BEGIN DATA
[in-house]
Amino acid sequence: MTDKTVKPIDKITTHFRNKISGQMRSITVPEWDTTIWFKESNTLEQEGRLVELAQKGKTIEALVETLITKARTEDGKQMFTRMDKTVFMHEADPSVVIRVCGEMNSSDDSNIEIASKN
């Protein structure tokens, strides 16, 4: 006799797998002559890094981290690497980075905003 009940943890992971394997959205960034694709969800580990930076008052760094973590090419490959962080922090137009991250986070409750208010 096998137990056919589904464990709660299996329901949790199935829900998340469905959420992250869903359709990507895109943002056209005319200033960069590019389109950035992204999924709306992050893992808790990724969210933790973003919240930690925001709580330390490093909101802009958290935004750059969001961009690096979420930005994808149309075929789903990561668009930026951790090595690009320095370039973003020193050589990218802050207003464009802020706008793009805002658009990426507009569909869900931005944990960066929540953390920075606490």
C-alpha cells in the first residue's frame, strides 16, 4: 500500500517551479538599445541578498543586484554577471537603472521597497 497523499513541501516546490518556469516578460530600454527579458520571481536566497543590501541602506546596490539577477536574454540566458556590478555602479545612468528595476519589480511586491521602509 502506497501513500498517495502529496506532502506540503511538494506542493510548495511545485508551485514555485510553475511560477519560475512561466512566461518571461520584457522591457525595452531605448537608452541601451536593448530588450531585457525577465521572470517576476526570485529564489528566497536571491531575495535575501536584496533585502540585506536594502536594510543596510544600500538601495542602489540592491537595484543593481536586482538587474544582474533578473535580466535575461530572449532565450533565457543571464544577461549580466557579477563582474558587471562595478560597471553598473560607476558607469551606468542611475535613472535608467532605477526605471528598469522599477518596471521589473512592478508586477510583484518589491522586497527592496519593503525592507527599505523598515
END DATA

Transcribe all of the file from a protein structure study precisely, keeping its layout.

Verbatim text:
[in-house]
Amino acid sequence: MTDKTVKPIDKITTHFRNKISGQMRSITVPEWDTTIWFKESNTLEQEGRLVELAQKGKTIEALVETLITKARTEDGKQMFTRMDKTVFMHEADPSVVIRVCGEMNSSDDSNIEIASKN
């Protein structure tokens, strides 16, 4: 006799797998002559890094981290690497980075905003 009940943890992971394997959205960034694709969800580990930076008052760094973590090419490959962080922090137009991250986070409750208010 096998137990056919589904464990709660299996329901949790199935829900998340469905959420992250869903359709990507895109943002056209005319200033960069590019389109950035992204999924709306992050893992808790990724969210933790973003919240930690925001709580330390490093909101802009958290935004750059969001961009690096979420930005994808149309075929789903990561668009930026951790090595690009320095370039973003020193050589990218802050207003464009802020706008793009805002658009990426507009569909869900931005944990960066929540953390920075606490």
C-alpha cells in the first residue's frame, strides 16, 4: 500500500517551479538599445541578498543586484554577471537603472521597497 497523499513541501516546490518556469516578460530600454527579458520571481536566497543590501541602506546596490539577477536574454540566458556590478555602479545612468528595476519589480511586491521602509 502506497501513500498517495502529496506532502506540503511538494506542493510548495511545485508551485514555485510553475511560477519560475512561466512566461518571461520584457522591457525595452531605448537608452541601451536593448530588450531585457525577465521572470517576476526570485529564489528566497536571491531575495535575501536584496533585502540585506536594502536594510543596510544600500538601495542602489540592491537595484543593481536586482538587474544582474533578473535580466535575461530572449532565450533565457543571464544577461549580466557579477563582474558587471562595478560597471553598473560607476558607469551606468542611475535613472535608467532605477526605471528598469522599477518596471521589473512592478508586477510583484518589491522586497527592496519593503525592507527599505523598515